Skip to Main Content
U.S. Forest Service
Caring for the land and serving people

United States Department of Agriculture

Home > Search > Publication Information

  1. Share via EmailShare on FacebookShare on LinkedInShare on Twitter
    Dislike this pubLike this pub
    Author(s): Dale G. Brockway; Gale L. Wolters; H.A. Pearson; Ronald E. Thill; V. Clark Baldwin; A. Martin
    Date: 1998
    Source: Journal of Range Management 51(1): 47-54.
    Publication Series: Miscellaneous Publication
    PDF: View PDF  (259 KB)

    Description

    In developing an improved understanding of the dynamics of understory plant composition and productivity in Coastal Plaii forest ecosystems, we examined theiniluenceof site preparation and phosphorus fertilization on the successional trends of shrubs and herbaceous plants growing on lands of widely ranging subsoil texture in Arkansas, Louisiana, and Texas which are managed for southern pine production. Burn-inject, chop-burn, chop-burn-disk, double-chop, shear-burn, shear-windrow, and shear-windrow-disk site preparation methods were applied in a completely randomized split-plot design to sites with subsoil textures consisting of loam, gravelly-clay, silt, silty-clay, and clay, both fertilizedwith 73.4 kg P/ha and unfertlliied. Site preparation method, subsoil texture, andfertilixationiniluencedproduction of paspalums and other forbs the fmt growing season following treatment, but no treatment combination affected plant groups in subsequent years. Total herbaceous production increased 24 to 35 foldover pretreatment levels thellrstgrowing season after treatment. While site preparation methods had little intluenceon herbaceous biomass, subsoil texture affected herbaceous production the first year aDertreatment, with loam subsoils being most productive. Although annual composites were the most abundant herbaceous group the firstyear after treatment, they were largely replaced by perennial grasses by the third post-treatment growing season. By the seventh growing season following treatment, herbaceous production declined on all subsoil textures with composition and yield approximating pretreatment estimates. Subsoil texture influenced shrub density only in the first and third growing seasons after treatment. During thefmt few years after site preparation, herbaceous production appeared inversely related to shrub density. In the first and third post-treatment growing seasons, fertilization significantly increased total herbaceous production and biomass of composites and legumes. But 7 years after application, total herbaceous production and biomass of bluestems, other grasses, and sedges was greater on unfertilized areas. The absence ofdifferences among treatments by the seventh post-treatment growing season indicates an overall long-term similarity in the degree of disturbance caused by application of each method in this ecosystem.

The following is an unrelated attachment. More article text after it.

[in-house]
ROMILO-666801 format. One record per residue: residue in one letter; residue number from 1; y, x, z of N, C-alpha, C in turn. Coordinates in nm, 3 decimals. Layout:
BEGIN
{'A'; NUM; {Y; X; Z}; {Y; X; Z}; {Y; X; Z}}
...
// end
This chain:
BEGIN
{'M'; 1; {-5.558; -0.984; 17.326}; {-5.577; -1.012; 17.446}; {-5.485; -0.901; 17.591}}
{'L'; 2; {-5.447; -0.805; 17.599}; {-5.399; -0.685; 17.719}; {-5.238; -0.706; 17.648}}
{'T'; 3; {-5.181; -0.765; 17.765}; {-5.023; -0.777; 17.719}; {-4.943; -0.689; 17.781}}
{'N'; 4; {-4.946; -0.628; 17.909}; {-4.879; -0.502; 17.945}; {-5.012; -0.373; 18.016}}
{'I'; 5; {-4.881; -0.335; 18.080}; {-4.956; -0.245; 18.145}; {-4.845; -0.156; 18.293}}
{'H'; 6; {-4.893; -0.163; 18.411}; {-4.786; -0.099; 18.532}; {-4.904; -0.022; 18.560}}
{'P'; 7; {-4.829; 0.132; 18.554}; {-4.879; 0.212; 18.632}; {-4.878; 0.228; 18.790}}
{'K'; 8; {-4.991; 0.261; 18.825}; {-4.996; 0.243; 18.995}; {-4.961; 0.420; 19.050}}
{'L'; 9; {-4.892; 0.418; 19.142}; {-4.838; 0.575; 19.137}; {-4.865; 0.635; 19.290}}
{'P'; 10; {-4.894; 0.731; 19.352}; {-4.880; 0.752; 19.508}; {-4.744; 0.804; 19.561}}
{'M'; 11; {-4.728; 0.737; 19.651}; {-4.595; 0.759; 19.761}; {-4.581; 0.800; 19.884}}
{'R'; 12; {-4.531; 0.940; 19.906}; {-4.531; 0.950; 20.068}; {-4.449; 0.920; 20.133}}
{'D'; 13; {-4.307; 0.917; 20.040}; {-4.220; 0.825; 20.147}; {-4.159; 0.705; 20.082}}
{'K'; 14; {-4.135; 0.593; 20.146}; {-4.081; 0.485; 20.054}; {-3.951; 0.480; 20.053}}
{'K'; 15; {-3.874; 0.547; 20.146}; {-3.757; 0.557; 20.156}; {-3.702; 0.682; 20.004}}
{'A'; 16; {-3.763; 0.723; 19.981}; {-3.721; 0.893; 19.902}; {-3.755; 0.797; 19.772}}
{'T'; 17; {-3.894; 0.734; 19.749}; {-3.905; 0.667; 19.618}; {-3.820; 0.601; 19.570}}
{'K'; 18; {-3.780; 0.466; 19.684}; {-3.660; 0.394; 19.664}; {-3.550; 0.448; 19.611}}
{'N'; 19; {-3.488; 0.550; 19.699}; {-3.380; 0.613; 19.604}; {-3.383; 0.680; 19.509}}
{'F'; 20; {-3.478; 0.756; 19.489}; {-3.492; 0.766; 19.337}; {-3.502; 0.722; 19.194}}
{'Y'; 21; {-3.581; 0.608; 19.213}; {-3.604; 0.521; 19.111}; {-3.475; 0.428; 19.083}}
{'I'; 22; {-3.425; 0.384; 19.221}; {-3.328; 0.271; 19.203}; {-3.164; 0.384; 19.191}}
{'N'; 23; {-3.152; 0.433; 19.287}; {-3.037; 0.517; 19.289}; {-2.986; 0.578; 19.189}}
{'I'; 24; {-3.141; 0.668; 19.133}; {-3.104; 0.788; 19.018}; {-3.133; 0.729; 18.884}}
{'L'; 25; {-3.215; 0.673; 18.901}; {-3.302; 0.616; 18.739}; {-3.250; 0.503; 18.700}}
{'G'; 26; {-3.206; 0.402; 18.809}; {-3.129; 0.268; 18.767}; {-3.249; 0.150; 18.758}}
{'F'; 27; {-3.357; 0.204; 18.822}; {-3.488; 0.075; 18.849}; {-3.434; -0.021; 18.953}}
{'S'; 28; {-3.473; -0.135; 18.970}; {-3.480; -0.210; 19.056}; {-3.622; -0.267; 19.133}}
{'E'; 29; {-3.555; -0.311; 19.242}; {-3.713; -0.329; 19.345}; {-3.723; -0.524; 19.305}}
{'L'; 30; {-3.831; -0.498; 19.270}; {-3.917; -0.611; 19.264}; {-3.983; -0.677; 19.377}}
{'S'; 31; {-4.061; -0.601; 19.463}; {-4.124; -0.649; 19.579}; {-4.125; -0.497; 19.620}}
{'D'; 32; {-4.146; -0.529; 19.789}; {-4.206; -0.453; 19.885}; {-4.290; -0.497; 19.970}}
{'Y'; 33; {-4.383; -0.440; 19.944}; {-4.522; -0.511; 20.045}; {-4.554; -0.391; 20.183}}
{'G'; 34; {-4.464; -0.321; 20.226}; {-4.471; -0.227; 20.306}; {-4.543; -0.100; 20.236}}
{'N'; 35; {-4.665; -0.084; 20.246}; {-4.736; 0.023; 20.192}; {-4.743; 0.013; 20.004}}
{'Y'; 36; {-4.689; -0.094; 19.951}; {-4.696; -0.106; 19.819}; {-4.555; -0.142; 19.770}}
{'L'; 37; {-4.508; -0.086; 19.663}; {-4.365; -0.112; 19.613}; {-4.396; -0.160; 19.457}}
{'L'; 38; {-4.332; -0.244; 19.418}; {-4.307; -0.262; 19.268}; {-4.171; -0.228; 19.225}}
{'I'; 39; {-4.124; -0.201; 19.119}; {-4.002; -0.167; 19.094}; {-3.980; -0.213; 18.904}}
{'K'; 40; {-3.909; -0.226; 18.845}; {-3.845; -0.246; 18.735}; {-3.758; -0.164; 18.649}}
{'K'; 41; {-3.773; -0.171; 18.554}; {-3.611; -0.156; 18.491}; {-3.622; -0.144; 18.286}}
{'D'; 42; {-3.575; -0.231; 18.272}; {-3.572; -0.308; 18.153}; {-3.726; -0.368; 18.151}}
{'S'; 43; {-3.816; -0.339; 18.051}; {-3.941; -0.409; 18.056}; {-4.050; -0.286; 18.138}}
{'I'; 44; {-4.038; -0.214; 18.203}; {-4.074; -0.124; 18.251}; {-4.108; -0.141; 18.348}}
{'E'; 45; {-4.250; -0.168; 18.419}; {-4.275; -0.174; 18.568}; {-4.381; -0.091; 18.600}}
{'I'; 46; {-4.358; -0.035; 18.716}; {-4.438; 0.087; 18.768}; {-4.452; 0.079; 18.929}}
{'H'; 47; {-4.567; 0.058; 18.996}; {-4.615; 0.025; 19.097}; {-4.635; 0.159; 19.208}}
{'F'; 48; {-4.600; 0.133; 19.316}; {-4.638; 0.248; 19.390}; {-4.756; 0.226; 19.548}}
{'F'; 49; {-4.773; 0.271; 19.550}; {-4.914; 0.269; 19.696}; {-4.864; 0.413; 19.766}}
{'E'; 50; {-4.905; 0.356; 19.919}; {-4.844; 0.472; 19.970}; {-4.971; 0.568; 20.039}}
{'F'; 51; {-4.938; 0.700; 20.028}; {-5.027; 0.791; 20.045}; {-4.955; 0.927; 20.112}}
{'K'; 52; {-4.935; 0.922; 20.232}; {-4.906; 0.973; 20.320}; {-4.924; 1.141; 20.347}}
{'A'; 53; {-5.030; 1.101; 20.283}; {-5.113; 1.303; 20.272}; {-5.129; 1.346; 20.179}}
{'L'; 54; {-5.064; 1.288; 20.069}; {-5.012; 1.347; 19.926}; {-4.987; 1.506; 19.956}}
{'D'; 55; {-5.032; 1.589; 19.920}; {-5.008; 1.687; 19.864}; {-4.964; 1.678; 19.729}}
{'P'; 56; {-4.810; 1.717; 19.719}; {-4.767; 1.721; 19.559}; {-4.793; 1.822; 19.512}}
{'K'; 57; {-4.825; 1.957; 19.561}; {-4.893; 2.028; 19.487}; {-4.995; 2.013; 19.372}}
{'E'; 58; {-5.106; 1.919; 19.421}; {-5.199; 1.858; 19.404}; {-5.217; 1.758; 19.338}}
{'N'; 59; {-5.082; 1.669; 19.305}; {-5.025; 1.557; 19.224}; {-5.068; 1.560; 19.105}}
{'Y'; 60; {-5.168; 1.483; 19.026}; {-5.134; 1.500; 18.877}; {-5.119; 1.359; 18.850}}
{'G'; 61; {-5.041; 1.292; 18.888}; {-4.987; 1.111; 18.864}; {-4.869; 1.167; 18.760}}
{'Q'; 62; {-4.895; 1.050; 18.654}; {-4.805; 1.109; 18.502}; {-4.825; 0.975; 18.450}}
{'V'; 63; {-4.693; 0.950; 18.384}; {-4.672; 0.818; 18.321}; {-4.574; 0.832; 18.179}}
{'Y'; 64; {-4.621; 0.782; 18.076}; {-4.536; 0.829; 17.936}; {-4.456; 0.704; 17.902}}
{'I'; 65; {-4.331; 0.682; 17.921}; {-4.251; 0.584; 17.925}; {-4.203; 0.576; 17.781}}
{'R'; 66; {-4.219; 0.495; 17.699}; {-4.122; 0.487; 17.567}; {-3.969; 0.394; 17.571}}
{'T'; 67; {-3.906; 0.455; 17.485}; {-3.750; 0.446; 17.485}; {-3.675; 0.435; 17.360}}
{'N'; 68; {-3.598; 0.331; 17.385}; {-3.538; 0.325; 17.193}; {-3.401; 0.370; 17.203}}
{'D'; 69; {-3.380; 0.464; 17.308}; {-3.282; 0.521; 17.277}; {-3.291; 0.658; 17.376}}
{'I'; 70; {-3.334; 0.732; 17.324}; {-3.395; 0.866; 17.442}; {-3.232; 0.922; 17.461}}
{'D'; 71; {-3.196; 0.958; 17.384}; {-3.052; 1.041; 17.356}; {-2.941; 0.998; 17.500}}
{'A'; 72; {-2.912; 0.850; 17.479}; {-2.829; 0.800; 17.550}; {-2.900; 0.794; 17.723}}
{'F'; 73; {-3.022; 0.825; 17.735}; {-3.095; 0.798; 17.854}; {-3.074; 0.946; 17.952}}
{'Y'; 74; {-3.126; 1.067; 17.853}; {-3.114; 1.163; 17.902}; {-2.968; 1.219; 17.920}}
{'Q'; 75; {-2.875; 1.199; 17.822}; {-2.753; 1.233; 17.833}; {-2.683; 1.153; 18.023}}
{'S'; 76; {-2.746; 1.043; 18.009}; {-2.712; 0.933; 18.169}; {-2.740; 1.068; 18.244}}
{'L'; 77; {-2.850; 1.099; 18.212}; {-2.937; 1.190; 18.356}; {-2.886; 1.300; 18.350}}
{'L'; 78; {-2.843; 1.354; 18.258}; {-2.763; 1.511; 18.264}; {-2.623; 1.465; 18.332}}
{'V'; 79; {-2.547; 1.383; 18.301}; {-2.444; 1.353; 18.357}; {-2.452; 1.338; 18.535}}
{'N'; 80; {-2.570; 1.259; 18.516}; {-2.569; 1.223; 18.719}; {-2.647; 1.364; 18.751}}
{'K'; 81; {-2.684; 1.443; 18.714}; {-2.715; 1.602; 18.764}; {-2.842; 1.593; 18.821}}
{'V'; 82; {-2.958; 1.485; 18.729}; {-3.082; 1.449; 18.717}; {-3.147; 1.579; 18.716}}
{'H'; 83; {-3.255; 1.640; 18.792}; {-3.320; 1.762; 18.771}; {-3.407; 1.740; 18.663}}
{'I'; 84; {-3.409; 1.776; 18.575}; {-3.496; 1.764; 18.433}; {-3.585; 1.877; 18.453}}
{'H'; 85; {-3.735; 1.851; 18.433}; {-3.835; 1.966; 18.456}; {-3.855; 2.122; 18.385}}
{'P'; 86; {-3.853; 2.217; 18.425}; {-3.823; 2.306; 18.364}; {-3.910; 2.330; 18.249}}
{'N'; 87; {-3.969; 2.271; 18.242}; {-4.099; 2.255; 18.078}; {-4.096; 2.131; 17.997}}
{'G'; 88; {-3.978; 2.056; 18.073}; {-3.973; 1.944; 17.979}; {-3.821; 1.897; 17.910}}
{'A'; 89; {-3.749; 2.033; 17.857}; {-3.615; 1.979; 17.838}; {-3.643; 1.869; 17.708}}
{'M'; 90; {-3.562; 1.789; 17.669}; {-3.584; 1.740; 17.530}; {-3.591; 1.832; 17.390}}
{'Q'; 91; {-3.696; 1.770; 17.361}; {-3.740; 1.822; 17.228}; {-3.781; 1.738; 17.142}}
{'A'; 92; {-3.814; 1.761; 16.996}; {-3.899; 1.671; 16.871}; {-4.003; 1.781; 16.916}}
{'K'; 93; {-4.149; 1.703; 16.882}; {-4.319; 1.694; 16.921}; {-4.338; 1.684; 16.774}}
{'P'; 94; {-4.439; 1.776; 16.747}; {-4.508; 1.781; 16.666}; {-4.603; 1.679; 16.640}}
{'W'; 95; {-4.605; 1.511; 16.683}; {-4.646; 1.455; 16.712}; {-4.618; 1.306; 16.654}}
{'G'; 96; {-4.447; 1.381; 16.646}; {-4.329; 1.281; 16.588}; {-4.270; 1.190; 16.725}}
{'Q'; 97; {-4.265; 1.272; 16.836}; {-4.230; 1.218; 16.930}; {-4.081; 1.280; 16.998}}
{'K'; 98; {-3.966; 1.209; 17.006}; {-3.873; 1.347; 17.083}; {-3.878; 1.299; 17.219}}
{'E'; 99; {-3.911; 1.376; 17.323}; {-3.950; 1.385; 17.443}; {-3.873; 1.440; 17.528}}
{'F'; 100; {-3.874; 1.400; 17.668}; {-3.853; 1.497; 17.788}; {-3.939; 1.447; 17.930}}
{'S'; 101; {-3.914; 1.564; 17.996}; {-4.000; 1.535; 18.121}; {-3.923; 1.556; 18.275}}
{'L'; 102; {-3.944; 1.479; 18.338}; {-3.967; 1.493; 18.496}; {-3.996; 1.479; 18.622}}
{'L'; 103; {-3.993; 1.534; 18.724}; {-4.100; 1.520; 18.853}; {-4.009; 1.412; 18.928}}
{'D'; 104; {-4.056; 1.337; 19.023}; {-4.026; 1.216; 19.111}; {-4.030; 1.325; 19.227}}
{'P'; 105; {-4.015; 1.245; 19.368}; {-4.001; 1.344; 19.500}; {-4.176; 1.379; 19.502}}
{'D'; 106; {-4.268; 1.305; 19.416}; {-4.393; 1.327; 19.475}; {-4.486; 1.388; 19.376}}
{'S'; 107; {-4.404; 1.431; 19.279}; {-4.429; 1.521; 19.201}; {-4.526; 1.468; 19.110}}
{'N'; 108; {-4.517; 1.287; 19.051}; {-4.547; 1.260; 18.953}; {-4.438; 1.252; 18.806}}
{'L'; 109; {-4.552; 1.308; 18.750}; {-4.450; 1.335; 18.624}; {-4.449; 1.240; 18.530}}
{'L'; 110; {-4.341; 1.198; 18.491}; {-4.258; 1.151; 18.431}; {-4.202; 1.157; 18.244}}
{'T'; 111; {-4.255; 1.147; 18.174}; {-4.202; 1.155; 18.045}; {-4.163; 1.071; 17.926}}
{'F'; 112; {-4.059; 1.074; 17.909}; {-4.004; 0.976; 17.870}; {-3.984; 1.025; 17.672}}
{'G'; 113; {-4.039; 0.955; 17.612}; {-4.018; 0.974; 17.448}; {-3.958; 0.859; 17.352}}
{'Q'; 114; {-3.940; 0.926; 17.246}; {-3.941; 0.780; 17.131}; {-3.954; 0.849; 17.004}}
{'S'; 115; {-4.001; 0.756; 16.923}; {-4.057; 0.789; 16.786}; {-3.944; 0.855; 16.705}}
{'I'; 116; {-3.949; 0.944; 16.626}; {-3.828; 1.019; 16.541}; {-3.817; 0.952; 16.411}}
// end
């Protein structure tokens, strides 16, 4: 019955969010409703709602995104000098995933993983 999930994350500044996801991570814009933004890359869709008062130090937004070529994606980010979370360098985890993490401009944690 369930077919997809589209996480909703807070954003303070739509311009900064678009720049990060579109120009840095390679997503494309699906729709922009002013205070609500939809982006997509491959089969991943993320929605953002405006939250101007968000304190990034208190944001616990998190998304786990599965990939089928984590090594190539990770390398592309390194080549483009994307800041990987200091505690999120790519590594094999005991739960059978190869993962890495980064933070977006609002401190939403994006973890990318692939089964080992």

Publication Notes

    • You may send email to pubrequest@fs.fed.us to request a hard copy of this publication.
    • (Please specify exactly which publication you are requesting and your mailing address.)
    • We recommend that you also print this page and attach it to the printout of the article, to retain the full citation information.
    • This article was written and prepared by U.S. Government employees on official time, and is therefore in the public domain.

    Citation

    Brockway, Dale G.; Wolters, Gale L.; Pearson, H.A.; Thill, Ronald E.; Baldwin, V. Clark, Jr.; Martin, A. 1998. Understory plant response to site preparation and fertilization of loblolly and shortleaf pine forests. Journal of Range Management 51(1): 47-54.

    Related Search


    XML: View XML
Show More
Show Fewer
Jump to Top of Page
https://www.fs.usda.gov/treesearch/pubs/1028